My Tofu Soup

April 16, 2011
By sweetmelody BRONZE, San Jose, California
sweetmelody BRONZE, San Jose, California
2 articles 0 photos 1 comment

Favorite Quote:
"We choose to go…not because it is easy, but because it is hard, because that goal will serve to measure and organize the best of our energies and skills, because that challenge is one that we are willing to accept, one we are unwilling to postpone, and one which we intend to win." John F. Kennedy

“Hal-mo-ni! Come inside!” A petite figure sporting a pink visor and retro 60’s pants entered the kitchen with a pair of scissors in her right hand and in her left hand, a barrel twice her size filled to the brim with vegetables from her beloved garden. My grandmother and I planned at attempting a traditional seafood tofu soup, an Iron-chef worthy course meal, and we had all the ingredients laid out. Crimson peppers and lime green stalk onions were set out on the kitchen island behind the stiff tofu and freshly chopped garlic. My grandmother had taught me a plethora of cooking lessons in the past but this dinner was different- it would be our last and most special. If there could be anything that cooking teaches, it is much more than following a recipe and feeding famished bellies; it is learning that even perfect recipes do not guarantee perfection and when mistakes occur, taking a risk and tweaking the recipe to make it your own, creates something even better.

The water was boiling but the seafood was frozen badly and to our dismay, the meat had rotted. The green onions would not shred in the shredder because the blades wore out, and the sugar and salt were incorrectly labeled because my grandmother’s sense of taste had worsened so badly. I was frustrated beyond what words could express and it was then that my grandmother fed me a slice of her wisdom. As I was attempting to shred the onions with a blade that did not shred, my grandmother went to sharpen a scissor and taught me how to cut the stalks instead. Hal-mo-ni made me sieve out the meat and replace the seafood with sausage. Instead of using sugar, she instructed me to replace it with the correctly-labeled salt and pepper mix. She completely changed the course of the meal and its content but created the best soup our family now knows today as Hal-mo-ni’s Sausage soup.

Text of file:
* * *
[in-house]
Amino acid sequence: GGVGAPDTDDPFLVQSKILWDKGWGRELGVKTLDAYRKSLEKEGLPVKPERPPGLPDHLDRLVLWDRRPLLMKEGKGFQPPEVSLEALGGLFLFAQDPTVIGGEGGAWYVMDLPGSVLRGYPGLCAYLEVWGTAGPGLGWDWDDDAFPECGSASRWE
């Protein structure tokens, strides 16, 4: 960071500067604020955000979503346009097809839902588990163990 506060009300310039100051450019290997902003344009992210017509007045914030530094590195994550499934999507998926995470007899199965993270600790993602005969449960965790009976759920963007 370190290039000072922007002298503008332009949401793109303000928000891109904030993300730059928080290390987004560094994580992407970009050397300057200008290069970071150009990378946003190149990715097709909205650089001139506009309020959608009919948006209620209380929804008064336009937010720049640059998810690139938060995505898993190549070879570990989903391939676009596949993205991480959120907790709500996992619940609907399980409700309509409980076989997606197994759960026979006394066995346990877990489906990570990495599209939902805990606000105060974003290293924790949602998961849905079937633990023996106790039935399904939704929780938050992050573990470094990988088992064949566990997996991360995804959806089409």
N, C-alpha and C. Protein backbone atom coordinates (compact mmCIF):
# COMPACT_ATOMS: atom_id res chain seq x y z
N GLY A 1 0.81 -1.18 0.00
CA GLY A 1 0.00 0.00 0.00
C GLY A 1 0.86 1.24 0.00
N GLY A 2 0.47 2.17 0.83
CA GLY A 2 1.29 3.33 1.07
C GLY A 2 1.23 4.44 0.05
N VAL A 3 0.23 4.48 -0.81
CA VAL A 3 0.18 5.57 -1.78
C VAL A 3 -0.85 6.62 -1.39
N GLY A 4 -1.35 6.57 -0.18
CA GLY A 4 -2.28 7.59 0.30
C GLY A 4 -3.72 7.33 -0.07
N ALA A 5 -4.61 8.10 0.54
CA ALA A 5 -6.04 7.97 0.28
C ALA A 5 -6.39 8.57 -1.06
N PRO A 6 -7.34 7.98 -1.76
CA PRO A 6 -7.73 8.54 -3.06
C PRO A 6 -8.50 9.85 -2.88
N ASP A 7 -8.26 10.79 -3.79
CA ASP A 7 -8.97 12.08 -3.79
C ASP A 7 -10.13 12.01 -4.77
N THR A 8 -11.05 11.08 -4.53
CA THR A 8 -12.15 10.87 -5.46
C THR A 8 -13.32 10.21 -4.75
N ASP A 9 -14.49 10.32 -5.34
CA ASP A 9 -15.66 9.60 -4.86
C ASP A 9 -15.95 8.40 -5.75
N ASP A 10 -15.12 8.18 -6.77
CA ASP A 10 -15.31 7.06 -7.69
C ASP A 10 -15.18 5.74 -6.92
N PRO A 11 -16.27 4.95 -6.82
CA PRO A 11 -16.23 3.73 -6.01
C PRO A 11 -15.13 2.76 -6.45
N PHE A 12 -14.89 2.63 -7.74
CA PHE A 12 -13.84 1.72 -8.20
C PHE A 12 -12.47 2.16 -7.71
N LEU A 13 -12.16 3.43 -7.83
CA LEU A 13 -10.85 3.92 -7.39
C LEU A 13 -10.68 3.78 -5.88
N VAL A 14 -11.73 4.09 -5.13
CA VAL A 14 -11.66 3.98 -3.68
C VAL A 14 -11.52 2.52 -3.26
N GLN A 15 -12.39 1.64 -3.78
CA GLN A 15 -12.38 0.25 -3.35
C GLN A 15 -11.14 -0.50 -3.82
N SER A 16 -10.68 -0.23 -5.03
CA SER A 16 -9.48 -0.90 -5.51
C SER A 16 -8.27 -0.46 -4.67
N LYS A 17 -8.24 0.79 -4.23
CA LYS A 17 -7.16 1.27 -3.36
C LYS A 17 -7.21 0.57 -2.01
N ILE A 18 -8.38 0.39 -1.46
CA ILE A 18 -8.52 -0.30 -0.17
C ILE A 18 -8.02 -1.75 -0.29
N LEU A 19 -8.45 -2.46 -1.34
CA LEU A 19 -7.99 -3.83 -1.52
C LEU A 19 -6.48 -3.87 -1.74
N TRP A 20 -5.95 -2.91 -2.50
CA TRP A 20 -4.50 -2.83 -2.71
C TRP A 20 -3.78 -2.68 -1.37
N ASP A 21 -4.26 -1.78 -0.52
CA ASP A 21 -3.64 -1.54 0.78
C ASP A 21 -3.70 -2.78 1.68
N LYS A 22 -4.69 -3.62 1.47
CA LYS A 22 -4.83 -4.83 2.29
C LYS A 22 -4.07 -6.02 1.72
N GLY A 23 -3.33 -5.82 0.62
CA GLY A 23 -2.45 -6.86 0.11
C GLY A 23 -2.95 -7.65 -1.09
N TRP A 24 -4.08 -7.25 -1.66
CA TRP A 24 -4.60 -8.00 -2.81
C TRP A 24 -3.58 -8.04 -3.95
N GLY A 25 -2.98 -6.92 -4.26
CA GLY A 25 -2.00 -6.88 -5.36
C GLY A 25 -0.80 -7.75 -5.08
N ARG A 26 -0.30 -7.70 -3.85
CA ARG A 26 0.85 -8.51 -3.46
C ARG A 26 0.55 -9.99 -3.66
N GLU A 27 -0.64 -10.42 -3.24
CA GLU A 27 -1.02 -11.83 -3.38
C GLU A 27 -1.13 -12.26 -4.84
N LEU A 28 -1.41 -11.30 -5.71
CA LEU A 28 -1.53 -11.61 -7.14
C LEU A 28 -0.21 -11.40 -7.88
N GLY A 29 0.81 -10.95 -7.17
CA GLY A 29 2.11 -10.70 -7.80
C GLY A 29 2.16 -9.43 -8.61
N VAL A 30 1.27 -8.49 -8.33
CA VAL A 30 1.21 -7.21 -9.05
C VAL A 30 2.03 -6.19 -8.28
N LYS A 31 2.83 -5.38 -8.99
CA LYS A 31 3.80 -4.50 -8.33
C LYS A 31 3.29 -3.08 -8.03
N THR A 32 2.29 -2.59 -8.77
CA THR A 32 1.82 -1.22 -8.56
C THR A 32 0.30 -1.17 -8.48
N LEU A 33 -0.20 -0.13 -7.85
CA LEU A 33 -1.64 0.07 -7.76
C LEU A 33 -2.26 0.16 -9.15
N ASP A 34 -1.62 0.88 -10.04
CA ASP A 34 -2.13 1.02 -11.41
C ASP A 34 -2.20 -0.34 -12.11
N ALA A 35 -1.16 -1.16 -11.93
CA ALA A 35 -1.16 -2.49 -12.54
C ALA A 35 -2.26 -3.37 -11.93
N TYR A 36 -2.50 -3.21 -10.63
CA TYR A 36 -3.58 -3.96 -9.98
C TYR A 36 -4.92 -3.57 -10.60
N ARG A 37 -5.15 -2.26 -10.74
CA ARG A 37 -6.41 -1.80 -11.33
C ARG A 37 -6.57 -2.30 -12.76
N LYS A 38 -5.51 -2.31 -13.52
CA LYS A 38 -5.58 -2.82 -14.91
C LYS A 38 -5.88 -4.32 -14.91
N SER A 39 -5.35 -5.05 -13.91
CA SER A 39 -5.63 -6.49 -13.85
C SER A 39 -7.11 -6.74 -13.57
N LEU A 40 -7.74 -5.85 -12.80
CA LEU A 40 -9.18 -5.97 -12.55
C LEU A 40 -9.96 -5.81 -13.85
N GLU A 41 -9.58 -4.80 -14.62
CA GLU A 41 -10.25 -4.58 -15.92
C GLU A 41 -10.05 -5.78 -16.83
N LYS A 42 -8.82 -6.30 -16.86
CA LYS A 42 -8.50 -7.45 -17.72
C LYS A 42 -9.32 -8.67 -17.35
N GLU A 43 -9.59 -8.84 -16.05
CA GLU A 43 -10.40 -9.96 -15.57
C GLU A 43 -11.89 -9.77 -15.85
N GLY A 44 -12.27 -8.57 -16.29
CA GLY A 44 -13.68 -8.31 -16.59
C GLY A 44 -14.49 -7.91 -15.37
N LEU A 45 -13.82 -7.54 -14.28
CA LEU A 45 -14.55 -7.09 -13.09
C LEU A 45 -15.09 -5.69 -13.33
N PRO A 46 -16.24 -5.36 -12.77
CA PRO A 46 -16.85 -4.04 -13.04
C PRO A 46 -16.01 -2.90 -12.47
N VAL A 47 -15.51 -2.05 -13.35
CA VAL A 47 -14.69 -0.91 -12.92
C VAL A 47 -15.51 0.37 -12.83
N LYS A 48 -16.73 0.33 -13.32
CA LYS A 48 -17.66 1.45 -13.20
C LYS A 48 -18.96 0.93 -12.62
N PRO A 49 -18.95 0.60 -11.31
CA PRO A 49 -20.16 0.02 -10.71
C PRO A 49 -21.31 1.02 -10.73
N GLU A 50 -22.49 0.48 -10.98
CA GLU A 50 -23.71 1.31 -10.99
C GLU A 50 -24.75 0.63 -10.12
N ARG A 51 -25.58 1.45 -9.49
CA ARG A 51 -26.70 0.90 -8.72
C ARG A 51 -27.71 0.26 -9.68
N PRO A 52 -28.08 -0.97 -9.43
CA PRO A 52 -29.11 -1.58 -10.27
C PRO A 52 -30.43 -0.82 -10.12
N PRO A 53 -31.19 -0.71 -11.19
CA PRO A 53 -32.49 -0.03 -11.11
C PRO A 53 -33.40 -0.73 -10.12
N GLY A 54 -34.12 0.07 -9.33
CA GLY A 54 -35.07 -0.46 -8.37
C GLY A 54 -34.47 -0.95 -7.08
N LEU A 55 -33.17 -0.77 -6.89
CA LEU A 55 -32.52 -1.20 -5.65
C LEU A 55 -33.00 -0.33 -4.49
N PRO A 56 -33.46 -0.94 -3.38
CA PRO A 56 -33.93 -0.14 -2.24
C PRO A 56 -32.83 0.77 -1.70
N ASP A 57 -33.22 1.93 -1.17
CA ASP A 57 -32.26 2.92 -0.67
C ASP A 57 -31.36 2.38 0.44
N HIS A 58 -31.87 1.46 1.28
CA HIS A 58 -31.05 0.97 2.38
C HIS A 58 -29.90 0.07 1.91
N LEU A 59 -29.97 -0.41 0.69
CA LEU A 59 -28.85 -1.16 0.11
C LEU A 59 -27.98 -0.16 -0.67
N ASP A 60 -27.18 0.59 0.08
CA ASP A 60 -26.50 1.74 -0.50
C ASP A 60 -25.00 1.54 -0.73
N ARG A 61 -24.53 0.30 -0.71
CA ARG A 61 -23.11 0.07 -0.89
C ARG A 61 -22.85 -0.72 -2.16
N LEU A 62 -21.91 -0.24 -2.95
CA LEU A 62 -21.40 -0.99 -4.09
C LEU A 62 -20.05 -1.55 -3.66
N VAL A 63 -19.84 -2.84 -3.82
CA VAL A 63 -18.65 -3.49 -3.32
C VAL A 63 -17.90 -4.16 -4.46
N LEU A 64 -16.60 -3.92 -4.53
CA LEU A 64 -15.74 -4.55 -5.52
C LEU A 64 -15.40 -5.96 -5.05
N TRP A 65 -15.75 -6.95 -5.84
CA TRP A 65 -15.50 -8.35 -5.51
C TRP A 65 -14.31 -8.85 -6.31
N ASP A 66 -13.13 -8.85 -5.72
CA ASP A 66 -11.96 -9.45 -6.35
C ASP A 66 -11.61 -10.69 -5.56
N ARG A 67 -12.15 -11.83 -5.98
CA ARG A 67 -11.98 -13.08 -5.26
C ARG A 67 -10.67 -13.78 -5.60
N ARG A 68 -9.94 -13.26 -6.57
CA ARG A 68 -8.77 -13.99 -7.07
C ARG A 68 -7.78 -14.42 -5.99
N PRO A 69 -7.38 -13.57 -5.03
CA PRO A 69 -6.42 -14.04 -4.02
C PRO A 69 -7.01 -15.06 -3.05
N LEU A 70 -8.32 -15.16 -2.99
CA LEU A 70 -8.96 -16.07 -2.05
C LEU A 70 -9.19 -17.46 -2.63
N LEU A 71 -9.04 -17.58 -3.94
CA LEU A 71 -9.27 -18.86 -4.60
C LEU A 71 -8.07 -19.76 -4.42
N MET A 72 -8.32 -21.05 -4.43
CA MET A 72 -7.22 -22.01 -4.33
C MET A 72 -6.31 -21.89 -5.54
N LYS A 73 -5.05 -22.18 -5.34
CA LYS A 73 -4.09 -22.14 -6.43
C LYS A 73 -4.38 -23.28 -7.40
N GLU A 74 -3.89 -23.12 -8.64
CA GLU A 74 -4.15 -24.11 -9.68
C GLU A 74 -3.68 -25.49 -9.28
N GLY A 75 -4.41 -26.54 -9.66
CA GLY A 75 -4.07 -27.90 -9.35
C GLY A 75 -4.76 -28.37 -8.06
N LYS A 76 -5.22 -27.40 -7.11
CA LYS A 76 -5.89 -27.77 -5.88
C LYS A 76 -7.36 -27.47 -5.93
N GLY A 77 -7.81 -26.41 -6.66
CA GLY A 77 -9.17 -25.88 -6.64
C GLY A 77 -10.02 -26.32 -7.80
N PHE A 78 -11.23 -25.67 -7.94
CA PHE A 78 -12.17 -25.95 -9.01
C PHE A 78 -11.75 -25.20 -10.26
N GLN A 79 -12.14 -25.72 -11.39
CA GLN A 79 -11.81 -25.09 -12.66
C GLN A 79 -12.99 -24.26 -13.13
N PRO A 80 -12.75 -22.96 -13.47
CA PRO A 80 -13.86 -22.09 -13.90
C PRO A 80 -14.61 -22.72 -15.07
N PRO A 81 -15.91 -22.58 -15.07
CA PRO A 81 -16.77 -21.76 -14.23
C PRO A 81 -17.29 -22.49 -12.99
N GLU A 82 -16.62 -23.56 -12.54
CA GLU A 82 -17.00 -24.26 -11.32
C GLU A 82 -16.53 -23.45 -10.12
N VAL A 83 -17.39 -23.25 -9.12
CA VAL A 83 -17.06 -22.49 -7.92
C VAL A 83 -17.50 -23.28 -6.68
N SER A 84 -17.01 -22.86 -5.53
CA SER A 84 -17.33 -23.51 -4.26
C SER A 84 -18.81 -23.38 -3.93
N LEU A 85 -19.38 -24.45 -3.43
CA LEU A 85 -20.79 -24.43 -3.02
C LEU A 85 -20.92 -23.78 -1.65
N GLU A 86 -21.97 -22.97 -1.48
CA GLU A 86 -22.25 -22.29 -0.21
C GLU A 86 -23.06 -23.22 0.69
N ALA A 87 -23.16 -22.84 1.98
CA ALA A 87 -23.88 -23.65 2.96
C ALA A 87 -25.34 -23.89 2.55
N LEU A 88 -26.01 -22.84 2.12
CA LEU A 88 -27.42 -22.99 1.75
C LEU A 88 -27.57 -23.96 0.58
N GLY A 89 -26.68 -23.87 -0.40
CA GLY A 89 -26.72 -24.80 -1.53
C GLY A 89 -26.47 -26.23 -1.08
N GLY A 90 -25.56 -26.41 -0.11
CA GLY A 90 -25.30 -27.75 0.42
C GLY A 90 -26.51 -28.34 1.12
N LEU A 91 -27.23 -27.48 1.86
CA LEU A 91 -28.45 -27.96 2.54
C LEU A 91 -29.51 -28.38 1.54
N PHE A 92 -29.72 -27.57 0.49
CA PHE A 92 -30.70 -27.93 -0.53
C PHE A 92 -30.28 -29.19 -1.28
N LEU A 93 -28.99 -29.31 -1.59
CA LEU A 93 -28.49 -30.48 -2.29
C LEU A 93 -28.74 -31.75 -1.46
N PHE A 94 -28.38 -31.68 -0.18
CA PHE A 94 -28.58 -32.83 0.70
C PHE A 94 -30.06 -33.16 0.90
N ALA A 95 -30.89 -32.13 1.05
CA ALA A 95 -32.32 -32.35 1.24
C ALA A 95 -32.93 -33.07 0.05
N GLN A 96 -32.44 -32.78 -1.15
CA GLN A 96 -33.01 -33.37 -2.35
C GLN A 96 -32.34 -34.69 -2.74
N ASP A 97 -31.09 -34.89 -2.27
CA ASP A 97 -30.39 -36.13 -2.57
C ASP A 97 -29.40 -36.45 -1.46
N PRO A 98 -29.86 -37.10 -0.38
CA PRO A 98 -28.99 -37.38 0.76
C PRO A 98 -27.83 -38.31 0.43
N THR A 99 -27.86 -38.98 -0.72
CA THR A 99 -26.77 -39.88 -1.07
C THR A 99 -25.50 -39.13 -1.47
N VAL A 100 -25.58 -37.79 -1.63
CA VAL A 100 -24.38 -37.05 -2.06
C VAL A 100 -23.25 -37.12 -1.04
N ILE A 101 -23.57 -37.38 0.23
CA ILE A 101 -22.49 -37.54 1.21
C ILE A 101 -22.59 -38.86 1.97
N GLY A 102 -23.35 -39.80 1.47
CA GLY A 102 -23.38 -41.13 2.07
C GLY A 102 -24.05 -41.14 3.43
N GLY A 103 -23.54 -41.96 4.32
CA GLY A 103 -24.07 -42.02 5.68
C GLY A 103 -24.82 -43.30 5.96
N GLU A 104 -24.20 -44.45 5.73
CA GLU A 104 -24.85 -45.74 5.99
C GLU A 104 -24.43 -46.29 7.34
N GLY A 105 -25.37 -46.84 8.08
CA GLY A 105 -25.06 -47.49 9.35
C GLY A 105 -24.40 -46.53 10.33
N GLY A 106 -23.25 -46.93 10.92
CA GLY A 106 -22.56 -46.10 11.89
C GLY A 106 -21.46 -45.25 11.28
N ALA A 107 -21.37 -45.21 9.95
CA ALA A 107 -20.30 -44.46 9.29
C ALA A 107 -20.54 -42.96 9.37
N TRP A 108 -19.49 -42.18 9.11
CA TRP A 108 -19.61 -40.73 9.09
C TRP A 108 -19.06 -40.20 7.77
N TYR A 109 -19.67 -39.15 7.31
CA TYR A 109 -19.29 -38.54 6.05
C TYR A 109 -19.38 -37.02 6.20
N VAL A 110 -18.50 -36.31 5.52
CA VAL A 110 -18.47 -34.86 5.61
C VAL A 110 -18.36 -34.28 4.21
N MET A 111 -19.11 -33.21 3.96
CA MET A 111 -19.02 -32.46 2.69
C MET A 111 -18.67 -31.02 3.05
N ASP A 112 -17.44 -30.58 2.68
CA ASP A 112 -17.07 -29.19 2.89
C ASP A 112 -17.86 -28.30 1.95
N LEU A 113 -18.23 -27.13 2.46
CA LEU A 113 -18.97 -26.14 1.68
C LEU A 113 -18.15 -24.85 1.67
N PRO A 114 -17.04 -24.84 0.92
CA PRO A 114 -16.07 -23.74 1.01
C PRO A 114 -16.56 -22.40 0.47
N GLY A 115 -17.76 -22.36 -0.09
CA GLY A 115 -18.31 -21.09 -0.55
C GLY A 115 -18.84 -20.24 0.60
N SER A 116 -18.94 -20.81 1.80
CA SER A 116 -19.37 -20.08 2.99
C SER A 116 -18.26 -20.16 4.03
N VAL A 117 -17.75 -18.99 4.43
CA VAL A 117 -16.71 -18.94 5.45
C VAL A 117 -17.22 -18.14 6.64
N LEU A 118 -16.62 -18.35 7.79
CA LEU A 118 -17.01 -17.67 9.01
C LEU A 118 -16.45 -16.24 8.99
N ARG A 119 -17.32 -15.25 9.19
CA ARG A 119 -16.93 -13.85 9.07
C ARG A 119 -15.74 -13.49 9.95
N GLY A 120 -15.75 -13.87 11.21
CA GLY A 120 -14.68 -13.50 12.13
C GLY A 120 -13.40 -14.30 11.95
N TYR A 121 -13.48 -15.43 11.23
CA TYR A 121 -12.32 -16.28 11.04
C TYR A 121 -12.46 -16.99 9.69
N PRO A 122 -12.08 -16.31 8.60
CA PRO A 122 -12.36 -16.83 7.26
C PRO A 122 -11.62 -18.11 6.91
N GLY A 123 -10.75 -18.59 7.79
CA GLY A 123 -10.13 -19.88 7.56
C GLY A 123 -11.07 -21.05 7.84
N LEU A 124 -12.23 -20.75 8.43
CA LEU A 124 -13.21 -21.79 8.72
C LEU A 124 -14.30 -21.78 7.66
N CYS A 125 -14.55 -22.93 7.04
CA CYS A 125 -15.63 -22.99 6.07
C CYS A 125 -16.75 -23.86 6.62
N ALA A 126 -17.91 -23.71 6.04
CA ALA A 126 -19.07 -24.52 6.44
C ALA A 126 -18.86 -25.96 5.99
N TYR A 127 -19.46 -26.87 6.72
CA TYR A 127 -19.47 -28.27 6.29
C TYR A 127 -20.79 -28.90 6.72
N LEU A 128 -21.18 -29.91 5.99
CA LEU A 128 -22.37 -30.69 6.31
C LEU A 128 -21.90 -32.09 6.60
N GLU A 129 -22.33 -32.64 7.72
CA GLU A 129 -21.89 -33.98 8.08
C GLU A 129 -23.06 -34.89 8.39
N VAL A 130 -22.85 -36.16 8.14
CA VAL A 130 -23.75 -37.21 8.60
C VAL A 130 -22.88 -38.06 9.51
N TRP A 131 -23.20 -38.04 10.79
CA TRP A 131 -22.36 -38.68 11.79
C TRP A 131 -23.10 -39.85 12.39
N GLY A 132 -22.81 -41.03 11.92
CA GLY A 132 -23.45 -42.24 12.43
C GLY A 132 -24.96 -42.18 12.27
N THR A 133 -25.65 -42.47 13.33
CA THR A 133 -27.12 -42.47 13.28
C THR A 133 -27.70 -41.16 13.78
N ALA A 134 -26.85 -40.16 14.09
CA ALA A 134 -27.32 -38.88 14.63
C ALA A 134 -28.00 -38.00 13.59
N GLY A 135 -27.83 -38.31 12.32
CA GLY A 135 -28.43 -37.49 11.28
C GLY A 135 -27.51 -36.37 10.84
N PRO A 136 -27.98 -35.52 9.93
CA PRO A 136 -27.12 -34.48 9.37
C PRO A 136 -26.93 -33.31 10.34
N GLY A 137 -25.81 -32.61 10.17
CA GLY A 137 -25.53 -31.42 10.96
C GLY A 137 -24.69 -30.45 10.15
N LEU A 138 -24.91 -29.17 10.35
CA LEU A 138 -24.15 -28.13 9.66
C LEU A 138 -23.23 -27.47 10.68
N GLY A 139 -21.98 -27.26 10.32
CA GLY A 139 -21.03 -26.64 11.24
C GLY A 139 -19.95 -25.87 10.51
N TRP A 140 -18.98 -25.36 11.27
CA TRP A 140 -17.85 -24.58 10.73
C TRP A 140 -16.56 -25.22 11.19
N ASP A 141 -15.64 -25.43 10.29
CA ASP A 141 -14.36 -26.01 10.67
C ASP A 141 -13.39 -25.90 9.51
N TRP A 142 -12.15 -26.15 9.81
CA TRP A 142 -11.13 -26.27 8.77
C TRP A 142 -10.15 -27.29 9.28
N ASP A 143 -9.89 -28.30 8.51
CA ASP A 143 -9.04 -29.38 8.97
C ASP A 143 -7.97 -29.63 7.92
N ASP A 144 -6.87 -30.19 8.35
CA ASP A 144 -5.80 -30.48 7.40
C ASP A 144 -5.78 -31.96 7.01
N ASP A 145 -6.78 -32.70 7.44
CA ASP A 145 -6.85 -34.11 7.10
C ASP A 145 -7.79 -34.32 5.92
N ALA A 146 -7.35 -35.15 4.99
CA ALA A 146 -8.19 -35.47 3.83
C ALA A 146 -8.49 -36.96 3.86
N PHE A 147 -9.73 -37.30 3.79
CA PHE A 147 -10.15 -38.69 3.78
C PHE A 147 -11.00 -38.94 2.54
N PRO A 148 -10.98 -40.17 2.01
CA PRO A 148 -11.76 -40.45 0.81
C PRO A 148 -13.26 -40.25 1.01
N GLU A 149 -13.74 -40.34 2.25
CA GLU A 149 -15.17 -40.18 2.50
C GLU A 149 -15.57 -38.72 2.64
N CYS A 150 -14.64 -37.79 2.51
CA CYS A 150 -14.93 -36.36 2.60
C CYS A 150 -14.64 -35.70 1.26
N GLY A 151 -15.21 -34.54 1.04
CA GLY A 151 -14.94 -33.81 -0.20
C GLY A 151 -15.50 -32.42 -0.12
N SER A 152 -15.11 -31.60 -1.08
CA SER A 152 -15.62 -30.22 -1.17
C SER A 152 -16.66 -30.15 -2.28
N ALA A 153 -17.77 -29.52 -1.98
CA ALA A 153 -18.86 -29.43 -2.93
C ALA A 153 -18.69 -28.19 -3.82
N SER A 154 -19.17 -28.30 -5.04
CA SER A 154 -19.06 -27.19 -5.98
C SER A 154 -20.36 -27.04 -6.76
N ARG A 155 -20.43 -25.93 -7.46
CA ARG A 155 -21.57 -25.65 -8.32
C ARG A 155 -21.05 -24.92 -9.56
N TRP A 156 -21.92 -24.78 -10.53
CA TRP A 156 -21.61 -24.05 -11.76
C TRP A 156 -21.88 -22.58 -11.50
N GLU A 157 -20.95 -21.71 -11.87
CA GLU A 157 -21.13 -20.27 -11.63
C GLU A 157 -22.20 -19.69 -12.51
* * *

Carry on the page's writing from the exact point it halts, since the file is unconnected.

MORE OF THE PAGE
I didn’t understand right away what she had taught me in the kitchen that night. It took cancer in my family, Hal-mo-ni passing away with Alzheimer’s, financial difficulties, poor relationships, and a father who swapped movie tickets for vodka, for me to realize that the last kitchen experience had taught me that nobody has the perfect recipe for life. Just like the water was boiling but the meat rendered useless, I held onto pride in my academic achievements that boiled over while my sense of humility was rendered useless. Instead of using the right spices in my life, I misused and abused the spice of Hopelessness and gave up trying to patch up the turmoil in my family. Attempting to shred my shame, I continued seeking relationships with peers that were unhealthy to me because I wanted to find love in all the wrong places and in all the wrong ways. Lastly, I had incorrectly distinguished the hope in life with the freedom of death and simmered in depression. But it was amidst these struggles that Hal-mo-ni’s slice of wisdom finally digested in my mind and soul. Hal-mo-ni would not have let these ingredients in my life continue cooking.

Consequently, I started swapping my ingredients for those of better quality. Instead of filling myself with pride, I chose to be less greedy with my academics and chose family over studies. I replaced Hopelessness with the spice, Confidence, and even ended relationships for the sake of better ones with my family. I even worked diligently to pry out of depression and today, I am coated with joy and passion for doing the things I love, with a cherry on top! I continue to add and take away ingredients to improve myself, and further better myself, but most importantly, take this experience and better the world. I have taken myself out of my life as the main course of the meal and I now see myself as the appetizer, adding a bit more flavor to the lives of those in need. With a future headed towards Nursing, I do not know what I may take out or add in my recipe but what I am sure is that I will continue adding more flavor and eating different versions of Hal-mo-ni’s Sausage soup in the lives I impact and change. Perfect recipes do not guarantee perfection and it’s actually better when mistakes occur. I took a risk and tweaked the recipe for Hal-mo-ni’s Sausage soup to make it my own, and I must admit, it’s even better.

The author's comments:
This was an essay I wrote for an internship in 2011. In memory of my beloved grandmother, rest in peace my wonderful cook.

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